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Wednesday, 25 March 2015



The drums of the 2015 Presidential elections have been sounding since December 2014. By March 28 the people would speak.  While PDP’s President Jonathan is running on its records of the past five years, the APC candidate General Muhammadu Buhari is running on his promises to the electorate. Anyhow, a new government would be sworn-in on May 29.  Watchers of the Nigerian economy are wondering what is going on particularly when all senior federal government officials have relocated to their states of origin for politics. But what will the Finance Minister and Co-ordinating Minister for the Economy, Dr Ngozi Okonjo-Iweala and her team tell the world about the economic successes of President Jonathan? That the economy suddenly fell apart one year after rebasing the GDP?  That the federal executive council weekly meetings only approve projects that are never funded? That policies are not discussed at the council? Many questions to answer but it must resist the temptation of being carried away by the digitally re-mastered pictorial depiction of phenomenal achievements by a federal government that is now so adept at propaganda and deception. Aside the issues of corruption and insecurity it is time to discuss government duties, obligations and responsibilities to guarantee citizens’ socio-economic rights.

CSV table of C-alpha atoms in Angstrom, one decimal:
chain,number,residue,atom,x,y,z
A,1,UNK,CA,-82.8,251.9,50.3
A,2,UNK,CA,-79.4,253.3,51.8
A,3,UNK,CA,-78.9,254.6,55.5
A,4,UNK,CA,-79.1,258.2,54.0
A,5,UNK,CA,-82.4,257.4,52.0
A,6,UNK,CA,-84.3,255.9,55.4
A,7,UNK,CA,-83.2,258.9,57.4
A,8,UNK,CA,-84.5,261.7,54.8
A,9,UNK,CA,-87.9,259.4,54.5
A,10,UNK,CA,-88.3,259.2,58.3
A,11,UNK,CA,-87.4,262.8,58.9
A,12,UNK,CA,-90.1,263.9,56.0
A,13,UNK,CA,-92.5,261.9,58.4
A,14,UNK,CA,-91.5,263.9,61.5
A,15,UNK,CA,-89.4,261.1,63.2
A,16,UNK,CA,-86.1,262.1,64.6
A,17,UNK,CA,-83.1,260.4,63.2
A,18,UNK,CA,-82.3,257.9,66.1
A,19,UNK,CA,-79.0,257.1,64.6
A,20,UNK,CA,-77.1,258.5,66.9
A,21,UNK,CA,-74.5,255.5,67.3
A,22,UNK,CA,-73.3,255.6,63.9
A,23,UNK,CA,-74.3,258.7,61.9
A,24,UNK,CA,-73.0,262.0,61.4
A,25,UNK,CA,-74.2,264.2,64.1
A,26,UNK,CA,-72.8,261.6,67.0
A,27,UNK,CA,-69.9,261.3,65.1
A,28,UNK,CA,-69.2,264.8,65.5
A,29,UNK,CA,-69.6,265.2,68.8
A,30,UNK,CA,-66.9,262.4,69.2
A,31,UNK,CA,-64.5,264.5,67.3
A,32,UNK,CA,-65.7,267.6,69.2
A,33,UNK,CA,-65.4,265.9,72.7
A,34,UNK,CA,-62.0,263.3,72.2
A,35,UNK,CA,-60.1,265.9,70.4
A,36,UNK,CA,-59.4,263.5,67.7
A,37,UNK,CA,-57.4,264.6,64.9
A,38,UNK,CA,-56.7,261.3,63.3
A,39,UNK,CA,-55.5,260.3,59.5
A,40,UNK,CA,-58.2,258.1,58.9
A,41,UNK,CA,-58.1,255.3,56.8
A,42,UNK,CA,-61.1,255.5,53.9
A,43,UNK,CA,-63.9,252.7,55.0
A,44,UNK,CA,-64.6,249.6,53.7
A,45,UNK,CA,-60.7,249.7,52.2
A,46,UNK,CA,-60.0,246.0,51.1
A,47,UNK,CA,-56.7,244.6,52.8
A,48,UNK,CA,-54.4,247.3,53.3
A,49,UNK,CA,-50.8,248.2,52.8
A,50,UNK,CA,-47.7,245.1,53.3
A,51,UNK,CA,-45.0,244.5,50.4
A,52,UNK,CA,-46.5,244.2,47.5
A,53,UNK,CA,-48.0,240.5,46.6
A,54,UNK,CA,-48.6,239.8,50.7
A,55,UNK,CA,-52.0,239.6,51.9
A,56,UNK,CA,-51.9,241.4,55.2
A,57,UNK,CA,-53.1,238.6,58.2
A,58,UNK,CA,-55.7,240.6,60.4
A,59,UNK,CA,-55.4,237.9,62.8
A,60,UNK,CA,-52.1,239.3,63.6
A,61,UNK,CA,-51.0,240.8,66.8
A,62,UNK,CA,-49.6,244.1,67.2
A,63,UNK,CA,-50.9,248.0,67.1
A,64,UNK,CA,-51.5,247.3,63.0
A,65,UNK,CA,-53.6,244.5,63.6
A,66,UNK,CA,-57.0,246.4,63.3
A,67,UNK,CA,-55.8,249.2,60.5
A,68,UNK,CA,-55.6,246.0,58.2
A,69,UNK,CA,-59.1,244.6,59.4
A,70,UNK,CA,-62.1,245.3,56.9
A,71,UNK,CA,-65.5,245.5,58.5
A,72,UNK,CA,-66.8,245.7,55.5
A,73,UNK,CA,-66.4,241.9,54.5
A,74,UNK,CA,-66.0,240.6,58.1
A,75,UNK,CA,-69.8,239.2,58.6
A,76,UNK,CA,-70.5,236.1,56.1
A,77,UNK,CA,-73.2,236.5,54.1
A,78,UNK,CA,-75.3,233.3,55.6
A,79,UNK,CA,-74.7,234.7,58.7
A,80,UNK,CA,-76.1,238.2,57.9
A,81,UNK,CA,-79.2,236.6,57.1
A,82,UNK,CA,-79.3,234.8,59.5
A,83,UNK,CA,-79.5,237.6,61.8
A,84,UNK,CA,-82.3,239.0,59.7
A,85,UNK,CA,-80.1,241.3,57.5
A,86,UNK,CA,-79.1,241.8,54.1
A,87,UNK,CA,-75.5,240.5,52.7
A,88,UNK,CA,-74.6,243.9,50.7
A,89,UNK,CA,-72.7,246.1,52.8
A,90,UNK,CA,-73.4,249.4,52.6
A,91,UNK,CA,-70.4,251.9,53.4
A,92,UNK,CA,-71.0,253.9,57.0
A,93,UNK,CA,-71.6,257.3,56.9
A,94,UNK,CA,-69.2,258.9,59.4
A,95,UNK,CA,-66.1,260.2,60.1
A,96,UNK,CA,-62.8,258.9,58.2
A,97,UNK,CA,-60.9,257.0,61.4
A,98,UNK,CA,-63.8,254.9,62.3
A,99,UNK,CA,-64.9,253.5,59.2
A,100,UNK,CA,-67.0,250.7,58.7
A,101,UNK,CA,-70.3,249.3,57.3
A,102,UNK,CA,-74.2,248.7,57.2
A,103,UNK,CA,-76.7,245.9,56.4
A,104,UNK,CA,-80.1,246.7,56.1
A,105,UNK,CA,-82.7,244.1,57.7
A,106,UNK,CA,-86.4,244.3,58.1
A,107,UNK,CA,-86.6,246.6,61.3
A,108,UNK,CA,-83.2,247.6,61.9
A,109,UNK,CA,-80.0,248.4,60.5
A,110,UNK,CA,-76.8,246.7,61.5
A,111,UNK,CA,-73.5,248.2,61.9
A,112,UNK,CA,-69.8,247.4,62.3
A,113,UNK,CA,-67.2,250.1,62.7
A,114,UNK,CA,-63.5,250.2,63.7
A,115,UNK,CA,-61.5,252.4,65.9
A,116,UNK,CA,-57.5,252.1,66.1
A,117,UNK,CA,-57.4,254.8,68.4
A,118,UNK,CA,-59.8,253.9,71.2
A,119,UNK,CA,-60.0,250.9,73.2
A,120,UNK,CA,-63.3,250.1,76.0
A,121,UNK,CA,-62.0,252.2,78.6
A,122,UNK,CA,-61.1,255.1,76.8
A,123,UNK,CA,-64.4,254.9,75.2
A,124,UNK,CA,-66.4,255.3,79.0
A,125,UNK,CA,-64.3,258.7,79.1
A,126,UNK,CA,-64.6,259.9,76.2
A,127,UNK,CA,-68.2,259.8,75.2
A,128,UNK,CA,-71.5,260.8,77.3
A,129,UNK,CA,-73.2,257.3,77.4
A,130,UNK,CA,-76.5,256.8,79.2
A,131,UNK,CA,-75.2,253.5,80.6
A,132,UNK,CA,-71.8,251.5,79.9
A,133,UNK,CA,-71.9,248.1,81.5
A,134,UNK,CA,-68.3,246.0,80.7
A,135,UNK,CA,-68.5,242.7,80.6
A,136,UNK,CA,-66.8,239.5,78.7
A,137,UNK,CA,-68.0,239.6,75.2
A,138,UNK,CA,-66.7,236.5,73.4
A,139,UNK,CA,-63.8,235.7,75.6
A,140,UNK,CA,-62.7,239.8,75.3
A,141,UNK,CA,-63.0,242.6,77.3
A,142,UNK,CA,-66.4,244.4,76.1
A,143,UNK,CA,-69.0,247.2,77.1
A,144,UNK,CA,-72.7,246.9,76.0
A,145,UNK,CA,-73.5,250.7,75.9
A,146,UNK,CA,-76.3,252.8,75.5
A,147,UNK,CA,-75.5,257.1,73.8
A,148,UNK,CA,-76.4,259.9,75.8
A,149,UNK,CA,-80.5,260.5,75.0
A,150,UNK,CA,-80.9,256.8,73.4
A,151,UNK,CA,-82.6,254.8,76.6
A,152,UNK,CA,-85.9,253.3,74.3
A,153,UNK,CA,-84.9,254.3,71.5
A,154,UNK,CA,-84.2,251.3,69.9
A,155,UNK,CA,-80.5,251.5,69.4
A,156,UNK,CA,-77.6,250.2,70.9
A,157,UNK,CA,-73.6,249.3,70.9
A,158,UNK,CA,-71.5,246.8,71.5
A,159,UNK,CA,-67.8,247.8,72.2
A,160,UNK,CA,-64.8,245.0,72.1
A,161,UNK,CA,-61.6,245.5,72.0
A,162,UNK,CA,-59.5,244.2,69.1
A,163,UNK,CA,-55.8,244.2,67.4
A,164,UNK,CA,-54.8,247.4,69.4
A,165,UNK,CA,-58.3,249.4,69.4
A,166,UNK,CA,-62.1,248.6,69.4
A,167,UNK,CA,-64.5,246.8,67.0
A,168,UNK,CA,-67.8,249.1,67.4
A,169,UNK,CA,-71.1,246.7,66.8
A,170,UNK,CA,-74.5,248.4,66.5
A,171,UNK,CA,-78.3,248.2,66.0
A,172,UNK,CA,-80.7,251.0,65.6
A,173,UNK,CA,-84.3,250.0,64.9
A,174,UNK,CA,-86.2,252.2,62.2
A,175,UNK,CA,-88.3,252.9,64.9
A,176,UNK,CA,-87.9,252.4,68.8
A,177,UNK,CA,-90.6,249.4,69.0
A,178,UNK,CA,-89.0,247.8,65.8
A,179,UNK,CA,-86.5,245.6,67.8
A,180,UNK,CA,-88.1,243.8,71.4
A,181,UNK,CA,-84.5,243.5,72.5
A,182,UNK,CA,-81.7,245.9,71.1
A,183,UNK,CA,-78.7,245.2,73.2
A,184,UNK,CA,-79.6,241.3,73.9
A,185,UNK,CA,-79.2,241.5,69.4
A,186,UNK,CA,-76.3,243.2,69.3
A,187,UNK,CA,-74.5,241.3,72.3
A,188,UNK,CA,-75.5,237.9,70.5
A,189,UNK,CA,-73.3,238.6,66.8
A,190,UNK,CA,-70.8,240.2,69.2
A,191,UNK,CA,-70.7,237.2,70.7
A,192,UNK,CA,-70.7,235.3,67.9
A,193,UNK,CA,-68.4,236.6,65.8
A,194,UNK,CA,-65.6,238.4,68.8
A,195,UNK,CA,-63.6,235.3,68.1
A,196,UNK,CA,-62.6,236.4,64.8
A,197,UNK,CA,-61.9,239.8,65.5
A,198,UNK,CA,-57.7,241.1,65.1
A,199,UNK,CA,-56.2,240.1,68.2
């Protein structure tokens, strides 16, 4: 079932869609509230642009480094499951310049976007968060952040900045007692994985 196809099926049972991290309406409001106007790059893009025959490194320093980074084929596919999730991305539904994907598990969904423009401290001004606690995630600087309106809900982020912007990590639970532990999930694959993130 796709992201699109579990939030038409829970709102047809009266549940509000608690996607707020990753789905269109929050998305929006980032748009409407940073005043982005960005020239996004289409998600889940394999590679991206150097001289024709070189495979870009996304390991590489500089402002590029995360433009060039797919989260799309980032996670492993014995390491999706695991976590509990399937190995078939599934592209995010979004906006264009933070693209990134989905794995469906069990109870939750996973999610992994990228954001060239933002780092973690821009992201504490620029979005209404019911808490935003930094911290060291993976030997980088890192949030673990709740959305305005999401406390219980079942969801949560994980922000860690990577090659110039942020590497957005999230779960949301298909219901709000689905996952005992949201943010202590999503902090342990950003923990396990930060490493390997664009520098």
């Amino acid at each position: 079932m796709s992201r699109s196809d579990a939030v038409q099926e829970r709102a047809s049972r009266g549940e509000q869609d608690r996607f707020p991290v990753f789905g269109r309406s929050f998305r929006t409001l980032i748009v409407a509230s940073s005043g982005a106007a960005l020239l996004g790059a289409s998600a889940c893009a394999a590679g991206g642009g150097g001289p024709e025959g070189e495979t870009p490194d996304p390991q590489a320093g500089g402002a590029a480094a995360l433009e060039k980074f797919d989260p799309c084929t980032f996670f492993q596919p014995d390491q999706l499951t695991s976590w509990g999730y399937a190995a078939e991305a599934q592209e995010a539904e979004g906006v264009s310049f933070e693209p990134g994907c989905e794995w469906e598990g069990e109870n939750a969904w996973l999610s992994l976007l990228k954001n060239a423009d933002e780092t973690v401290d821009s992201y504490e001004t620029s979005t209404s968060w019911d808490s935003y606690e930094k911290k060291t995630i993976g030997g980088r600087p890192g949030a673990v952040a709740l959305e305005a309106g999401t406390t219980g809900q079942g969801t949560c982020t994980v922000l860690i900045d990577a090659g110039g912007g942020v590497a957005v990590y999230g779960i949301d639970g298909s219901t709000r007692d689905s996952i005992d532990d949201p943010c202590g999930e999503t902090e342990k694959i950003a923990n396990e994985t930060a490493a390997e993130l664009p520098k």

Okonjo-Iweala must worry why fuel importation is a key result area of the economy she manages?  The last time on TV she was explaining payments to fuel importers and why there would be no fuel scarcity. In fact in the past six months the government has paid estimated $6billion (six billion dollars) for fuel importation. Okonjo-Iweala must feel so ashamed that as an economist her government cannot take advantage of the nation’s natural resource endowment in crude oil to grow the economy. Over three and half years after the 2012 fuel subsidy crisis, Ngozi’s federal economy has no new petroleum refinery in sight and the existing ones continue to operate at 18% of capacity. Jobs lost in their thousands! At the last count Nigeria’s OPEC quota of 2.3 million barrels per day is undermined by both oil theft of 400,000 barrels per day and inability to generate sales. Yet the 480,000 daily barrels of crude oil that could have been refined locally are replaced by imported fuel. Ngozi and the federal government place their hope on the fact that the Aliko Dangote’s refinery will be ready in 2017 as if Dangote is synonymous with the federal government.  What will Ngozi tell her World Bank colleagues that has made Nigeria so dependent on imports on every aspect of its life? Import of furniture items?  Import of kerosene stoves? Has Ngozi read the goals and lessons of the structural adjustment programme of 1986? As a world bank trained economist why no long-term development planning agenda that guides the economy she is co-ordinating? Will this economy continue to dwell in the zone of disaster once again as from May 29?